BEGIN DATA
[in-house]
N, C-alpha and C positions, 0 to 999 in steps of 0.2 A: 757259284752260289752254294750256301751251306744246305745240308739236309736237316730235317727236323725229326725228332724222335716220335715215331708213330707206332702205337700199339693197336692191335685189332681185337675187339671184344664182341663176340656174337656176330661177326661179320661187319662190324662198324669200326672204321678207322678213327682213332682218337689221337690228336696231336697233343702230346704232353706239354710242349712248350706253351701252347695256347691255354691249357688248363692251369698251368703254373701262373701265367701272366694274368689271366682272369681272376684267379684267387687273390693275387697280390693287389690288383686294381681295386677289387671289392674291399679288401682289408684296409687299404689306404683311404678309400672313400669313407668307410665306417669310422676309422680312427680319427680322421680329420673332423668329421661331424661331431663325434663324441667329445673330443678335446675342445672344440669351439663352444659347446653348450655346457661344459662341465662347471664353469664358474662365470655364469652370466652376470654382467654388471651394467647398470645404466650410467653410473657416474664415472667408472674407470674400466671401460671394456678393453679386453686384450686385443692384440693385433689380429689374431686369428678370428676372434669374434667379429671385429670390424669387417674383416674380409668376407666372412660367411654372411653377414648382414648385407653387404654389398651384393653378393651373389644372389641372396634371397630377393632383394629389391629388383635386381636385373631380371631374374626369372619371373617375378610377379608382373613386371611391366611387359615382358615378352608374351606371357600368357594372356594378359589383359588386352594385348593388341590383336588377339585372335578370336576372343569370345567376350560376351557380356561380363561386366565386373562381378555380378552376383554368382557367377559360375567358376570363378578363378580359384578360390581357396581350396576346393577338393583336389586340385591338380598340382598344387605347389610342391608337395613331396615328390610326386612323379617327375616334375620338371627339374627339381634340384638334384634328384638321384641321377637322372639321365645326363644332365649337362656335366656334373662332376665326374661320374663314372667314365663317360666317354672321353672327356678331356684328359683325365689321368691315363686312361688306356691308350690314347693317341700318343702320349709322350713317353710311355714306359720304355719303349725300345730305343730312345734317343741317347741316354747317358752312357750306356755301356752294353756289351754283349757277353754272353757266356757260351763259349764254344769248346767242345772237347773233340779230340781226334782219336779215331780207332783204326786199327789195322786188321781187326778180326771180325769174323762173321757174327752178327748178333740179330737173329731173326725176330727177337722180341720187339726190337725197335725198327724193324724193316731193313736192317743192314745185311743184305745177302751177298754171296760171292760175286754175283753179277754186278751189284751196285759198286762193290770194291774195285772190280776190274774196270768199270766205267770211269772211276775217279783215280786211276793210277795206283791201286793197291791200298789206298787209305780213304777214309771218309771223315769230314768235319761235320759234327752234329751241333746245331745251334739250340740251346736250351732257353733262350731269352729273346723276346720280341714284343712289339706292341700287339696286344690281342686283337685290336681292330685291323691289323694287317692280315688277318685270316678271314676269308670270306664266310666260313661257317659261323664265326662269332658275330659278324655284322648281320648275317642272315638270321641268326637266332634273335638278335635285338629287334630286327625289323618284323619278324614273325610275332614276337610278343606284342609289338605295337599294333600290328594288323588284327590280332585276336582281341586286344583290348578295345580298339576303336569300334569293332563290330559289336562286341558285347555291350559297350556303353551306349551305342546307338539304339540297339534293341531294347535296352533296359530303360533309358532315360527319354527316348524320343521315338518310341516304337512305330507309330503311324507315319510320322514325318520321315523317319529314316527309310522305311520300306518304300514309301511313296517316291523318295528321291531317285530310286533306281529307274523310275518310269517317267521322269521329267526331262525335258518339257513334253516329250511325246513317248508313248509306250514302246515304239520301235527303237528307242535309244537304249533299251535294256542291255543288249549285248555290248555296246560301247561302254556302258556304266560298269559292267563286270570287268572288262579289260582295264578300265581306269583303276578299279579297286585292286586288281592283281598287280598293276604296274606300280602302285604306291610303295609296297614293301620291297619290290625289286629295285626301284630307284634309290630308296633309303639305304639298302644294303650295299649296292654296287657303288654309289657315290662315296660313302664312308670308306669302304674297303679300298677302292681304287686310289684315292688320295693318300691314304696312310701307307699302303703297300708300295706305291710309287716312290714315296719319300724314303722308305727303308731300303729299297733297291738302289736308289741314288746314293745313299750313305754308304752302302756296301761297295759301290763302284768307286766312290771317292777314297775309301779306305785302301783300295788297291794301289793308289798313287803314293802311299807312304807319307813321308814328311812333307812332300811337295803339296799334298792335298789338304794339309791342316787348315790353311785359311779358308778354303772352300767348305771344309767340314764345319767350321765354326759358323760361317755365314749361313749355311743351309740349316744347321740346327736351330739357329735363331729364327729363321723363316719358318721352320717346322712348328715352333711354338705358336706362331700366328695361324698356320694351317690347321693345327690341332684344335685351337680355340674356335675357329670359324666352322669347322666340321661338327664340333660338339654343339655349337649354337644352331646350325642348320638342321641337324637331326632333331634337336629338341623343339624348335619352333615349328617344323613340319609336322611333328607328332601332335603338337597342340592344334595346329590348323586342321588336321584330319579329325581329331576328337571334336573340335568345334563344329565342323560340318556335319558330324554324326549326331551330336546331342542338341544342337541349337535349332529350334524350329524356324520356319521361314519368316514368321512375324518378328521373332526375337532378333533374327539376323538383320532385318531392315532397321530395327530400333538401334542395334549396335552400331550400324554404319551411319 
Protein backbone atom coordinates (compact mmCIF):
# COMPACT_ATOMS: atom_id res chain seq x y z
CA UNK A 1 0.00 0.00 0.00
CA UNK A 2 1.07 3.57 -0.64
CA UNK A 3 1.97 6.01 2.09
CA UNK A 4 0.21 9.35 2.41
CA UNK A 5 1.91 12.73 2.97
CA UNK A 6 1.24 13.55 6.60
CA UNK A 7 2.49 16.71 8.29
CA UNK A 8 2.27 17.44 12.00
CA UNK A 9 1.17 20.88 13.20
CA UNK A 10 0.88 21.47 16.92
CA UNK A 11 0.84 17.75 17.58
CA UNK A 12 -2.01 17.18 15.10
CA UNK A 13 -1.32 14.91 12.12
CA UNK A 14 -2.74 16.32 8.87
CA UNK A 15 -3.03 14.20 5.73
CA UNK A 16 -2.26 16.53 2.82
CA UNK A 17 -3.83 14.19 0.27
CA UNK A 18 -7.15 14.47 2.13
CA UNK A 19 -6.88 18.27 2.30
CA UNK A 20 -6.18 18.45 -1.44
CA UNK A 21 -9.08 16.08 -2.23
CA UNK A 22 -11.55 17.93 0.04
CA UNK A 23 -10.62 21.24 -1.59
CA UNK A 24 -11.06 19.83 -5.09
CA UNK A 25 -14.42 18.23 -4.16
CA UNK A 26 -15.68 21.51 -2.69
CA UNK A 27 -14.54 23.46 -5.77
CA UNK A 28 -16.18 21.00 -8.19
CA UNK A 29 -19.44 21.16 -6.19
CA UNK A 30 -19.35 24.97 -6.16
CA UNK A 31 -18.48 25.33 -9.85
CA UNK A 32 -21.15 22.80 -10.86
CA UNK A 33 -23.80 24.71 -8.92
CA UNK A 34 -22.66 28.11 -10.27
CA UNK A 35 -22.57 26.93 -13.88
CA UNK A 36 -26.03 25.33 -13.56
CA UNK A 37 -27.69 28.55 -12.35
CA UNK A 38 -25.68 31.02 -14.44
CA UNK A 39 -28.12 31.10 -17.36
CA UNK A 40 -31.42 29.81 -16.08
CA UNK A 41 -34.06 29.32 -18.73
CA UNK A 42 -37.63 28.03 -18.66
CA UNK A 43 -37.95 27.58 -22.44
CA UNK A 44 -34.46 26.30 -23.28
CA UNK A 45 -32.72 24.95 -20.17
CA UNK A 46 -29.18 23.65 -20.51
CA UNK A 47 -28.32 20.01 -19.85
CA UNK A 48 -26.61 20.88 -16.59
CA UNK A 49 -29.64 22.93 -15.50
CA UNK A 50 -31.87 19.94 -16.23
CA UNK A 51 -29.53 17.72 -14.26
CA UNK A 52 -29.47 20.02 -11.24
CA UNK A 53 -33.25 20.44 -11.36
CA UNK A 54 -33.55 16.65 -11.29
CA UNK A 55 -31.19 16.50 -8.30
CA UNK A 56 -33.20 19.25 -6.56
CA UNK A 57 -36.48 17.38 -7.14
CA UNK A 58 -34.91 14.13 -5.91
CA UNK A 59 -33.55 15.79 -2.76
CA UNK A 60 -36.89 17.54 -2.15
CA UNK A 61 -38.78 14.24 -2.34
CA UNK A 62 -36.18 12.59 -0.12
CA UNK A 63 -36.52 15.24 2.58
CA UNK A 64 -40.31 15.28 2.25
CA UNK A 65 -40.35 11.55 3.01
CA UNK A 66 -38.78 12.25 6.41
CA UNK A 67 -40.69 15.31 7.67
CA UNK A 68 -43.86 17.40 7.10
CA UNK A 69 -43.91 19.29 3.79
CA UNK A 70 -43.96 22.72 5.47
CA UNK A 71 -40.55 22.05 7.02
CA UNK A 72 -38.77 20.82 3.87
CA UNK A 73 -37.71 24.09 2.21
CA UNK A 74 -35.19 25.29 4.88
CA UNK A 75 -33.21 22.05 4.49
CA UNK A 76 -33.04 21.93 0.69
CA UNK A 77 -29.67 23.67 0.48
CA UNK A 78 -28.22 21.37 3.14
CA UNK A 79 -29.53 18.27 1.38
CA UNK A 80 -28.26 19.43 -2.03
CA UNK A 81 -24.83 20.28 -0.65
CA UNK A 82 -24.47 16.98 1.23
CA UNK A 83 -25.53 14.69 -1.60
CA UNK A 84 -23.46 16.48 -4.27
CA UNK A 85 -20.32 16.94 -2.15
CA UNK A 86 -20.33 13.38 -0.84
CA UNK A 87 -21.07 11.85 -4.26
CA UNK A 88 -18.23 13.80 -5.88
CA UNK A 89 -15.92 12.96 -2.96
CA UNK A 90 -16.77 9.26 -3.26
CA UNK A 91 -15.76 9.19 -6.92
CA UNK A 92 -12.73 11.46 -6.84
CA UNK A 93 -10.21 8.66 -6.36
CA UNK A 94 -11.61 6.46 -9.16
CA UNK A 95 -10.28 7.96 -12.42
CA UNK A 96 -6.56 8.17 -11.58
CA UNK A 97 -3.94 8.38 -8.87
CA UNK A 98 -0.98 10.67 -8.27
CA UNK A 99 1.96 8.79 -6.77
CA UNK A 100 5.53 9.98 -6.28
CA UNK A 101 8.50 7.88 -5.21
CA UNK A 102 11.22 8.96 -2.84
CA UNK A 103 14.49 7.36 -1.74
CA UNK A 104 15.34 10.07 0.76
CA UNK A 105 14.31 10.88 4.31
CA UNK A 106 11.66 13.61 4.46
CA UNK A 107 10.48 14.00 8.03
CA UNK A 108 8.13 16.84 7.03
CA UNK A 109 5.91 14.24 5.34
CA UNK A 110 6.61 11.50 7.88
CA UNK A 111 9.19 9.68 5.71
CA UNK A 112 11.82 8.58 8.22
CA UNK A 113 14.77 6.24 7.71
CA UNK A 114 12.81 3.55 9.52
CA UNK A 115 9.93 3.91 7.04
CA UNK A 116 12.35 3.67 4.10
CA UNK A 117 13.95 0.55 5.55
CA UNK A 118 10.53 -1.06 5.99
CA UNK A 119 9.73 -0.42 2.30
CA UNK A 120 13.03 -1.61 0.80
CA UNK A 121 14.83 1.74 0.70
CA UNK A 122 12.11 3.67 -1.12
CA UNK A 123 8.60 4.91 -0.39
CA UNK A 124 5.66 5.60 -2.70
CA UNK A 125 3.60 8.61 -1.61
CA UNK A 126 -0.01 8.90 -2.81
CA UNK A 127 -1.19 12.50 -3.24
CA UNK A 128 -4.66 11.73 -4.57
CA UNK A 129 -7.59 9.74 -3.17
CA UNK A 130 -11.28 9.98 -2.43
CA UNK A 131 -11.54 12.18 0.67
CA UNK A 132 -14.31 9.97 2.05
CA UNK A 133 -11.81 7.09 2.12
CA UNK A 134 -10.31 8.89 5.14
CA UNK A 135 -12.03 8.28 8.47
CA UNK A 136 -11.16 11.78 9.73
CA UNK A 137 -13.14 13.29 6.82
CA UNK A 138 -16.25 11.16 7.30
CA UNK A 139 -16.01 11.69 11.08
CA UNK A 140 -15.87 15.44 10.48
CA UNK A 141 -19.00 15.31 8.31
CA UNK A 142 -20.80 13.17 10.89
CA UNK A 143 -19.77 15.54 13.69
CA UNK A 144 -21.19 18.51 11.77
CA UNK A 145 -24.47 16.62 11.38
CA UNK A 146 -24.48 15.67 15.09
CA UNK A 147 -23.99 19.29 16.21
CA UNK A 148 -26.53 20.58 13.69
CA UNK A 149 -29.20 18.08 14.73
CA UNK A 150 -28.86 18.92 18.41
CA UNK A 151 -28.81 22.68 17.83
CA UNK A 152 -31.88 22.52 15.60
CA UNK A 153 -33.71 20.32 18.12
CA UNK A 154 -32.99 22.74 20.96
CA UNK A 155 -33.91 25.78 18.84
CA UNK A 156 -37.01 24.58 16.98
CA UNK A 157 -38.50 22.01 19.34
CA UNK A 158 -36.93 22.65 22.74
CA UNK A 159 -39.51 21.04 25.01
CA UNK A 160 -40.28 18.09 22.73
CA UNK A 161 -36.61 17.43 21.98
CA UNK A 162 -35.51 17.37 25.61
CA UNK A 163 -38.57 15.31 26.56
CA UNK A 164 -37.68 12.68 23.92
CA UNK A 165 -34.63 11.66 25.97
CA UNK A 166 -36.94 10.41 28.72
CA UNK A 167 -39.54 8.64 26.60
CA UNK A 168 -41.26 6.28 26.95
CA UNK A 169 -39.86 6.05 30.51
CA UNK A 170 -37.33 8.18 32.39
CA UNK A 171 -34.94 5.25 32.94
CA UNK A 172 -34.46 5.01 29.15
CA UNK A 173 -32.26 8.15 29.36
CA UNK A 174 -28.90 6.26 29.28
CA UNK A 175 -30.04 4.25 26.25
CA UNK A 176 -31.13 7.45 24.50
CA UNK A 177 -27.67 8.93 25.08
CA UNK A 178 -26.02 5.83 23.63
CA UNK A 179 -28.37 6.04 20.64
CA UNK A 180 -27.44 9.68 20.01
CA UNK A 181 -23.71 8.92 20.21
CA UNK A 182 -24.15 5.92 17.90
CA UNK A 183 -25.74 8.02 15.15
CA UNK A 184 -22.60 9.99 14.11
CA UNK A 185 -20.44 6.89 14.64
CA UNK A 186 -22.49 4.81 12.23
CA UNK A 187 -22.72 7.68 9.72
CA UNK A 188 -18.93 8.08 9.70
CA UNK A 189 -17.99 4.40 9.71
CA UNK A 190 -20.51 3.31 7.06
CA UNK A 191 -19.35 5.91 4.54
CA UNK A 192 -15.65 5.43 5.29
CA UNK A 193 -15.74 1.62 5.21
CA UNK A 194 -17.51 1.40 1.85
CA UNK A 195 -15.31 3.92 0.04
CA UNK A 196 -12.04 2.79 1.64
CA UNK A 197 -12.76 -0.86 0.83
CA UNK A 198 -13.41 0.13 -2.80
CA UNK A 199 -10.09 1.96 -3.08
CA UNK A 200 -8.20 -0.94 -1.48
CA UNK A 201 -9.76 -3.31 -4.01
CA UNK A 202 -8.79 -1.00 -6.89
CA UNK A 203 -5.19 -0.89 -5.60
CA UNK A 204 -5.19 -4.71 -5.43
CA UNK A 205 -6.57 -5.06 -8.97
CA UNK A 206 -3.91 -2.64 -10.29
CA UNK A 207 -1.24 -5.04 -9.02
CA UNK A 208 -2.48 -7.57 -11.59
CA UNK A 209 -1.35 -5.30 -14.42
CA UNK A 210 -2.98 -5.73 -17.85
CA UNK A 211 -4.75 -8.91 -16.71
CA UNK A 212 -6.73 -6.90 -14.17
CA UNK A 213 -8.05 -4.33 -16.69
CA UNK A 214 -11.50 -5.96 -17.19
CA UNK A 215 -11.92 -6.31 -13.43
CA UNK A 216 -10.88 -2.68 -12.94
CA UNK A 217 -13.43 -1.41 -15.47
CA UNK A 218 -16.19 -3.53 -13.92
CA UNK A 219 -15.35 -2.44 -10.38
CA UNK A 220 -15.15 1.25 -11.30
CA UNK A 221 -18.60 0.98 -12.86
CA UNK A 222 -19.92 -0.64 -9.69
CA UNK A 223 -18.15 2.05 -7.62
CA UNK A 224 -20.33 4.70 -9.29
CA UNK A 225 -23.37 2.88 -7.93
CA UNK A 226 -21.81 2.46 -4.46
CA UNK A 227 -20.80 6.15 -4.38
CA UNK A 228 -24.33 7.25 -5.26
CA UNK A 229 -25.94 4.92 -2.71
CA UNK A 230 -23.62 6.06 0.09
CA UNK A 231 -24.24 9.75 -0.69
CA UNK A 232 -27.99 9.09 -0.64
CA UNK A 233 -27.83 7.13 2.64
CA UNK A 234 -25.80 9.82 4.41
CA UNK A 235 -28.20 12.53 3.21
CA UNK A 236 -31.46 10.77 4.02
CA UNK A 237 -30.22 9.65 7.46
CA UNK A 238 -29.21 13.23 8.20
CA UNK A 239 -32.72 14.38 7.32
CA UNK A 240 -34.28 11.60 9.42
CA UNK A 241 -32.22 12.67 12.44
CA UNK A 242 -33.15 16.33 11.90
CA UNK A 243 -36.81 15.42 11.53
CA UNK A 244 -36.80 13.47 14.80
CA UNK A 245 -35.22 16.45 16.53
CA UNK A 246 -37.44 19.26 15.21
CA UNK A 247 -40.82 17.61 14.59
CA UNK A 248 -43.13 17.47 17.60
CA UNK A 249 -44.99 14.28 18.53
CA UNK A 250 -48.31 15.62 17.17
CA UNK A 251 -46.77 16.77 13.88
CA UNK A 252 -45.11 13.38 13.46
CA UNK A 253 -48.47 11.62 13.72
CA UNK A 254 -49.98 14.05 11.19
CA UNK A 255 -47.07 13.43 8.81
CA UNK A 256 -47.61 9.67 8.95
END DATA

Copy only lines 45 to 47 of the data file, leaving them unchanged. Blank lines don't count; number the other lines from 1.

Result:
CA UNK A 41 -34.06 29.32 -18.73
CA UNK A 42 -37.63 28.03 -18.66
CA UNK A 43 -37.95 27.58 -22.44